We’re starting this year off with Everything Bible, an integral part of the craft equation for Christian Writers. I invite you to join us on our journey through the Word of God.
For some, the Bible seems an enigma. It is a collection of stories, parables, epics, adventures, poetry, and prose. Relating history in all of these forms, the Word of God was given for teaching. It’s a learning tool. A reminder of the goodness of God. It binds us together. I could go on and on, but I have to focus. This month, I will share a few of my favorite stories in the Bible.
Every history has a beginning. The Word is our beginning. The Word came first (John 1:1). As a writer begins a new story and creates a world with his or her words, God created the world by speaking words.
We read in Genesis 1:1-5,
In the beginning God created the heaven and the earth.
And the earth was without form, and void; and darkness was upon the face of the deep. And the Spirit of God moved upon the face of the waters.
And God said, Let there be light: and there was light.
And God saw the light, that it was good: and God divided the light from the darkness.
And God called the light Day, and the darkness he called Night. And the evening and the morning were the first day. (KJV)
Thus begins a story of epic proportions, a moral tale at times, when bad choices result in tragedy (i.e. Adam and Eve, Cain and Abel). Its purpose, not just to relate history, but to inspire us to live according to God’s word. It’s not a rulebook, though it contains rules. Its ultimate purpose is to inspire us to love enough to live a righteous life, outside of rules. In spite of rules. Even some of the best have come up short, but God’s love for us is ongoing.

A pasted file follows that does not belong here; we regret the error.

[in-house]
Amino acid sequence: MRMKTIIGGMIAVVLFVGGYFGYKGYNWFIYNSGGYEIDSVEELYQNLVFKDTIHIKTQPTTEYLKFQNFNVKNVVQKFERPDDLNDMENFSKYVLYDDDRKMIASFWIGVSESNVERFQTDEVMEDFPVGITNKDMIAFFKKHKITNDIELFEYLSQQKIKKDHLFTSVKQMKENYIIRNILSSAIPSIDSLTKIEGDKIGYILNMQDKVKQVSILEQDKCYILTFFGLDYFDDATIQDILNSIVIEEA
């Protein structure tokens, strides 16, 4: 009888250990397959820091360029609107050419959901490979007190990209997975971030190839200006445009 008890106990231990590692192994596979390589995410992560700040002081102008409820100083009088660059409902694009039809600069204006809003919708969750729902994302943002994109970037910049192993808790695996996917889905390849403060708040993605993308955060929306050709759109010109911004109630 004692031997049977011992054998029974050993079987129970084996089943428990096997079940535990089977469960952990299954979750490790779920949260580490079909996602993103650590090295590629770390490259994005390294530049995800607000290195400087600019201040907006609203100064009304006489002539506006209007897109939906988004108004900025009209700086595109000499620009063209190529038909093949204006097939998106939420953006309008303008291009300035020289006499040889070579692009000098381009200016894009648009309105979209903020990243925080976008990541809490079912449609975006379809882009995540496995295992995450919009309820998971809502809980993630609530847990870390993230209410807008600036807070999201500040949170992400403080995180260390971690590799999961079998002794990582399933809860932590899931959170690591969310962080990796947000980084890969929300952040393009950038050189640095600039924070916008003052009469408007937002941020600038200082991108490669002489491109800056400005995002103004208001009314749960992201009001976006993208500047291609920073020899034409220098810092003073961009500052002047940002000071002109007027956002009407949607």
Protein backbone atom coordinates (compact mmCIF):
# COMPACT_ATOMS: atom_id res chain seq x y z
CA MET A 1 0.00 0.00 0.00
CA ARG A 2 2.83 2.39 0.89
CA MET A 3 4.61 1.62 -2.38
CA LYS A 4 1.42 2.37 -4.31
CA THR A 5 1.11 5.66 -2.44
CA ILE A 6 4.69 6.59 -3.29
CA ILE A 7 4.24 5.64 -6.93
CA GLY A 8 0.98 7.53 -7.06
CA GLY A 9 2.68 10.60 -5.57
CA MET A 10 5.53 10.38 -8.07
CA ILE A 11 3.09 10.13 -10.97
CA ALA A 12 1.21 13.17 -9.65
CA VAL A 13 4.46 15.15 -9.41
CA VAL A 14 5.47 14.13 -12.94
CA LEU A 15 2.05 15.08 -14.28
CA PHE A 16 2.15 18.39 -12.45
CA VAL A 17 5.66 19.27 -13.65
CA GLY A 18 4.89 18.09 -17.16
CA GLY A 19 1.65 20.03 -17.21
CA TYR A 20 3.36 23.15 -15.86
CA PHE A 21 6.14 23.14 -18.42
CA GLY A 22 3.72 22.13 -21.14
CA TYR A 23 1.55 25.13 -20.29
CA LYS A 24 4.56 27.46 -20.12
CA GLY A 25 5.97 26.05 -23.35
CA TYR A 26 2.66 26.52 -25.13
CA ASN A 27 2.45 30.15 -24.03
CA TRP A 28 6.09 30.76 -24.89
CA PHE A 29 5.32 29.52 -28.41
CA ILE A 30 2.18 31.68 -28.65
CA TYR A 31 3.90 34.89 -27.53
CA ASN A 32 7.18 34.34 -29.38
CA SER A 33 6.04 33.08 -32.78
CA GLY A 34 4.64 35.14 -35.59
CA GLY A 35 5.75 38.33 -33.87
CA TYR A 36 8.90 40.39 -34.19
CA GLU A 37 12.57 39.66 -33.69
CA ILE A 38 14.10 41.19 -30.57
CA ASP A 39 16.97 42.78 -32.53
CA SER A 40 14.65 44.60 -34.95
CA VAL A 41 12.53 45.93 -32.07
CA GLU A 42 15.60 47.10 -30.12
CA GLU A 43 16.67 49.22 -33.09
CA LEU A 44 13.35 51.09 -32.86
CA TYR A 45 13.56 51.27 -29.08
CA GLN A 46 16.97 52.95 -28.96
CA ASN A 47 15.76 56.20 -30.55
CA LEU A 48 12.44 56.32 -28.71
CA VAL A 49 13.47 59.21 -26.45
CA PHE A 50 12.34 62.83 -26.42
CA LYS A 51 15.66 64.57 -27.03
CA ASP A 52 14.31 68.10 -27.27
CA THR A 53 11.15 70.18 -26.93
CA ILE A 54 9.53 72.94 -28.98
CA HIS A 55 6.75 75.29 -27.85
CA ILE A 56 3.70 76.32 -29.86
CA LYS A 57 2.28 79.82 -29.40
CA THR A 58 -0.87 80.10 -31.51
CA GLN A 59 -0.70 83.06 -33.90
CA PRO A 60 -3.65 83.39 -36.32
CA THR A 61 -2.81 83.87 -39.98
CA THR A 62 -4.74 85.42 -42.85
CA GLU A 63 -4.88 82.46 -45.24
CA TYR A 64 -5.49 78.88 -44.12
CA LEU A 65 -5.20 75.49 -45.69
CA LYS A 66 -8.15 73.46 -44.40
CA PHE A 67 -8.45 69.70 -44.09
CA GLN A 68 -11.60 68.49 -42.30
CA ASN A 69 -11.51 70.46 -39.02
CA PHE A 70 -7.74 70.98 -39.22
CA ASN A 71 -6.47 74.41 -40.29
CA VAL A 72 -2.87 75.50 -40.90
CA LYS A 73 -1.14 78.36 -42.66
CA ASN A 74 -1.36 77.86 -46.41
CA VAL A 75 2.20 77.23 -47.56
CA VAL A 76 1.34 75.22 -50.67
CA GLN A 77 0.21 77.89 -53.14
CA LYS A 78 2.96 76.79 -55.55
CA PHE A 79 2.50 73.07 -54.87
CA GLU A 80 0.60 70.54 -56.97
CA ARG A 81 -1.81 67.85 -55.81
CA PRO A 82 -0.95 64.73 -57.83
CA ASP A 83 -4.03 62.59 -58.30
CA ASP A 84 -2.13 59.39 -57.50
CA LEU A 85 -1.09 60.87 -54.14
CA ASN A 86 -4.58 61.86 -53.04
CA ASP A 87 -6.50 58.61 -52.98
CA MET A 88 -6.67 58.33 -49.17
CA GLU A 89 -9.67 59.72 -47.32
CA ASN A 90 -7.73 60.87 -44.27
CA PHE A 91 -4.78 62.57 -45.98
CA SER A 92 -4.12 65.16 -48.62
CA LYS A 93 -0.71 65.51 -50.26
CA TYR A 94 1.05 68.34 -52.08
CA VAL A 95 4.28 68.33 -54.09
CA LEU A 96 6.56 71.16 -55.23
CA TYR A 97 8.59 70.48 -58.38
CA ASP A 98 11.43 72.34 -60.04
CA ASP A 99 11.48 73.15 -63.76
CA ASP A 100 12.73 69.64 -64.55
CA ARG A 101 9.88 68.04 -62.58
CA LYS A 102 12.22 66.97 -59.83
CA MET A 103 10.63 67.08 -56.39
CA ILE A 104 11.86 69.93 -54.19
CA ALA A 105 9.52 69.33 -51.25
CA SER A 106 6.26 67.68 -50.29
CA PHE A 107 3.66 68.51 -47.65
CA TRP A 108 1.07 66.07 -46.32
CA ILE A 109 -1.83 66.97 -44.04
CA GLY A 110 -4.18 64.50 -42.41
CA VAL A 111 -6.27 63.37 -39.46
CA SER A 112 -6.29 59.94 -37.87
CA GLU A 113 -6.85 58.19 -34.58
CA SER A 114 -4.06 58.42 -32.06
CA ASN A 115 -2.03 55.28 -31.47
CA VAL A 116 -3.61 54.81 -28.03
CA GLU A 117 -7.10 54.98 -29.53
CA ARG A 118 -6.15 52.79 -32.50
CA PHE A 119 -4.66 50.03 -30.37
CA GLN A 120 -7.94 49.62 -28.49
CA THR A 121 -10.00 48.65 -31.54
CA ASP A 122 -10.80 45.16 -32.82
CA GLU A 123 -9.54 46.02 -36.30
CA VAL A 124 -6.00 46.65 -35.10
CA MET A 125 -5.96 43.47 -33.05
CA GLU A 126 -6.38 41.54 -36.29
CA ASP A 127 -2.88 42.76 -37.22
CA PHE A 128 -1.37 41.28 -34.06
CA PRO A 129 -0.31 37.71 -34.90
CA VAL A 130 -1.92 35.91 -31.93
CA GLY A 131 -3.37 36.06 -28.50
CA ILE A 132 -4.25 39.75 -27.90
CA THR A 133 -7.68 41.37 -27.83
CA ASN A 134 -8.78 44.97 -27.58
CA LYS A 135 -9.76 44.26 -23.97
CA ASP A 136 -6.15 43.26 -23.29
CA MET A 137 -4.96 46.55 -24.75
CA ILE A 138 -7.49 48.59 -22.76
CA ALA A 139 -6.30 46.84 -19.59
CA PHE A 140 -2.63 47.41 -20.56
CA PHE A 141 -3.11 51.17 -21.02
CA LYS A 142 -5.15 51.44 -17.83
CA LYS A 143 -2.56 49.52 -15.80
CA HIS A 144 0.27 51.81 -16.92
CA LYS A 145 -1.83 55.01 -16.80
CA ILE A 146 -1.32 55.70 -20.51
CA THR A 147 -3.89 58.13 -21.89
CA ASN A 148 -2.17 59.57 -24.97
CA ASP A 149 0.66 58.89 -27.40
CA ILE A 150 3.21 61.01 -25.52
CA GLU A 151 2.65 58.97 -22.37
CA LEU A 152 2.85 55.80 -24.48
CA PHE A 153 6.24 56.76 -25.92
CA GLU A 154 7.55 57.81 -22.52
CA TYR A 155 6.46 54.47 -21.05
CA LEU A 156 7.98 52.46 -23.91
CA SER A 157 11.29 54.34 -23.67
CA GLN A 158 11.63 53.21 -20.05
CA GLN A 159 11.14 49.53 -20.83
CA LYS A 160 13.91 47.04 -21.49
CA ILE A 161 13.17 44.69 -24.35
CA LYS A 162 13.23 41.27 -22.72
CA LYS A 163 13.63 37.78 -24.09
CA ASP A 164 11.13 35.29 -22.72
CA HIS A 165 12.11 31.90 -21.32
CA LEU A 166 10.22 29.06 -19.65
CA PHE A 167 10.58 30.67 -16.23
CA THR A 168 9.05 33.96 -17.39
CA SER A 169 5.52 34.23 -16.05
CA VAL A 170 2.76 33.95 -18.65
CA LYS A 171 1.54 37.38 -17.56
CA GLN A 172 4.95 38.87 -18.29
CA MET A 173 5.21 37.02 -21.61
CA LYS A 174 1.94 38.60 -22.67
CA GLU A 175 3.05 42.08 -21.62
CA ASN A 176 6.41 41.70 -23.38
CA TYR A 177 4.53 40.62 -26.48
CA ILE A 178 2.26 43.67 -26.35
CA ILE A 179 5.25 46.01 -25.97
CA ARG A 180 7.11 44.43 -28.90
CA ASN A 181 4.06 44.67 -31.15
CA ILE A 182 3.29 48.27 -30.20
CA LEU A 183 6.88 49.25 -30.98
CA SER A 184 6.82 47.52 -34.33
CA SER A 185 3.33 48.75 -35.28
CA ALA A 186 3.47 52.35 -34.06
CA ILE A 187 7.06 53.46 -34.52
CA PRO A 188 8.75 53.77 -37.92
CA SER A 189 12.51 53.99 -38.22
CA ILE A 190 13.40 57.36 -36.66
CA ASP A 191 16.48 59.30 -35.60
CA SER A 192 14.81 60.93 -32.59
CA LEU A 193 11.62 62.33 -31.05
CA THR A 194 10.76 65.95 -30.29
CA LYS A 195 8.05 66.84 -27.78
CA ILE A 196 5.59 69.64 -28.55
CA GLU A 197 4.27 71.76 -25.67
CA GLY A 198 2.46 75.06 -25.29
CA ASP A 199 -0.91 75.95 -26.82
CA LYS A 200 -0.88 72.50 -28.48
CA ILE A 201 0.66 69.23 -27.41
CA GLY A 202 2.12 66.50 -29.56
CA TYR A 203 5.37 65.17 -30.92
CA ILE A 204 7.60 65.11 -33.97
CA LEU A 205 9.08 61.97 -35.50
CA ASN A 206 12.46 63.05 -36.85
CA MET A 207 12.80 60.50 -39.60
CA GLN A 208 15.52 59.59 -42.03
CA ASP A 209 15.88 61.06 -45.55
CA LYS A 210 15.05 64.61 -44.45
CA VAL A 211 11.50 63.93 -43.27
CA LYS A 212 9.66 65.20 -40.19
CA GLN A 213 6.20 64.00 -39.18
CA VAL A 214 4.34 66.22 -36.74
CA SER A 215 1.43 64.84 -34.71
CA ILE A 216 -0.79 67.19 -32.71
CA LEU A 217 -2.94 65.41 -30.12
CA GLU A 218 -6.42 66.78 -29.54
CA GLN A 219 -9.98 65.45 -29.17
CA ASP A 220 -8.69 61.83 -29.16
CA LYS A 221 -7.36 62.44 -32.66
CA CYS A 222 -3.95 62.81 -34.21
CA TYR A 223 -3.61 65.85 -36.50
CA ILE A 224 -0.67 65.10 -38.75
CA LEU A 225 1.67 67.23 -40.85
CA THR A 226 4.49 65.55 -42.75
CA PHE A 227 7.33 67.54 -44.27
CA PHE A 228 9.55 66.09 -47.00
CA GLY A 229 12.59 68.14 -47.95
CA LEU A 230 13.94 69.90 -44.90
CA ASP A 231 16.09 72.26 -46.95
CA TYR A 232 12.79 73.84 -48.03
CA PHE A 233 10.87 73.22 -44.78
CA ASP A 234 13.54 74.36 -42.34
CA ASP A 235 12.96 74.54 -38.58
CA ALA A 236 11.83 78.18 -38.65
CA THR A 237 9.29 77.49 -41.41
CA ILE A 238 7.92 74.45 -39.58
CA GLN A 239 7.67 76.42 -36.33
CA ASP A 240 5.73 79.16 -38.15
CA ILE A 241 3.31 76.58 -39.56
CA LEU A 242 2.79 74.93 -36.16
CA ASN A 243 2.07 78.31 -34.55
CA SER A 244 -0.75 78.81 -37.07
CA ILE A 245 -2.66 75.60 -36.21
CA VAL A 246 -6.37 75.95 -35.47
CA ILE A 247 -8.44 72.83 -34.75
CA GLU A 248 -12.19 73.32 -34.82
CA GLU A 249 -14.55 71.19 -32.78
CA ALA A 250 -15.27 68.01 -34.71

It is difficult for me to choose a favorite among the Genesis stories, but if I must, I will choose Joseph. His imperfections are what drive him to the top. Long before he became a world leader, his father gave him a “coat of many colors.” That multicolored coat was a “type” or foreshadowing of things to come. Joseph would eventually lead Egypt (he was second only to Pharaoh). Many nations (people and/or races) came to buy grain. This, in my opinion, is the significance of the coat.
Joseph was a dreamer. His dreams were vivid and memorable. They paved the way for his future. I used to think it was not too smart for him to share those dreams with his brothers. Was it ego or immaturity that drove him? Of course his older brothers hated him for it. The kid was already their father’s favorite. But I realized this too was God’s plan. How else would Joseph end up in a faraway prison at the perfect moment in history? Right place, right time. You can read Joseph’s story in Genesis 37, 39-47.
Joseph’s integrity remained intact, no matter what obstacles were thrown in his way. A story like this can inspire a writer to create a story of their own.
This week’s prompt: Some said Andrew was born with a silver spoon in his mouth. Athletic and outgoing, he entered grad school with a 4.0 average. Then things went terribly wrong. A young woman with whom he was only slightly acquainted accused him of statutory rape. Within a matter of weeks, he’d lost his job, his scholarship, and most of his friends. He was acquitted of the crime, but his life was forever changed.
Can you come up with a Joseph-like ending to this story? If so, please post it as a comment or send it via our contact page to be eligible for our January prompt contest. If we have multiple posts, we’ll choose the best one and enter that one in the final drawing at the end of January for a $10 Amazon gift card. Watch for additional prompts each Friday and Tuesday for more chances to win!